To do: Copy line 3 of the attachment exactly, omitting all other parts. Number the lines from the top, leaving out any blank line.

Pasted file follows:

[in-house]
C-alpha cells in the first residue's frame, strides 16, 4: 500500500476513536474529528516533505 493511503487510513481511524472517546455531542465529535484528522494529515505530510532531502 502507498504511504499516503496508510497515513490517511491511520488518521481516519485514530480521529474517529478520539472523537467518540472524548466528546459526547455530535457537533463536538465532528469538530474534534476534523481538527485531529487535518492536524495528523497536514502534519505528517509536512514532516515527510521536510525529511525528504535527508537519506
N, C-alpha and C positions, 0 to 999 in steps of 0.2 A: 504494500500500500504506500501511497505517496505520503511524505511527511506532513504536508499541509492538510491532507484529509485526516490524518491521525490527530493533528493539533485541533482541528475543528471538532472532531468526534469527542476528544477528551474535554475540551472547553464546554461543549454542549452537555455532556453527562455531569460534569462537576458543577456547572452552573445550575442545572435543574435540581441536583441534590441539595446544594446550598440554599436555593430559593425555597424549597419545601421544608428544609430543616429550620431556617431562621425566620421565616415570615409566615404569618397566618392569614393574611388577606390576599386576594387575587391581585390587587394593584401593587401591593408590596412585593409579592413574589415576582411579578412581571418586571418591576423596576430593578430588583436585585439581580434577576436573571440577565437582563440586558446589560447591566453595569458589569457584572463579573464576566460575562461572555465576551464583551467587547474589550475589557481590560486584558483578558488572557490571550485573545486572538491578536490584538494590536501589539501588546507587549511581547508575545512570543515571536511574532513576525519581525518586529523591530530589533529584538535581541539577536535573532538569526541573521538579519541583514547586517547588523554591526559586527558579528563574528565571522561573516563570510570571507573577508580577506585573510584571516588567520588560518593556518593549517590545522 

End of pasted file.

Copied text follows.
N, C-alpha and C positions, 0 to 999 in steps of 0.2 A: 504494500500500500504506500501511497505517496505520503511524505511527511506532513504536508499541509492538510491532507484529509485526516490524518491521525490527530493533528493539533485541533482541528475543528471538532472532531468526534469527542476528544477528551474535554475540551472547553464546554461543549454542549452537555455532556453527562455531569460534569462537576458543577456547572452552573445550575442545572435543574435540581441536583441534590441539595446544594446550598440554599436555593430559593425555597424549597419545601421544608428544609430543616429550620431556617431562621425566620421565616415570615409566615404569618397566618392569614393574611388577606390576599386576594387575587391581585390587587394593584401593587401591593408590596412585593409579592413574589415576582411579578412581571418586571418591576423596576430593578430588583436585585439581580434577576436573571440577565437582563440586558446589560447591566453595569458589569457584572463579573464576566460575562461572555465576551464583551467587547474589550475589557481590560486584558483578558488572557490571550485573545486572538491578536490584538494590536501589539501588546507587549511581547508575545512570543515571536511574532513576525519581525518586529523591530530589533529584538535581541539577536535573532538569526541573521538579519541583514547586517547588523554591526559586527558579528563574528565571522561573516563570510570571507573577508580577506585573510584571516588567520588560518593556518593549517590545522 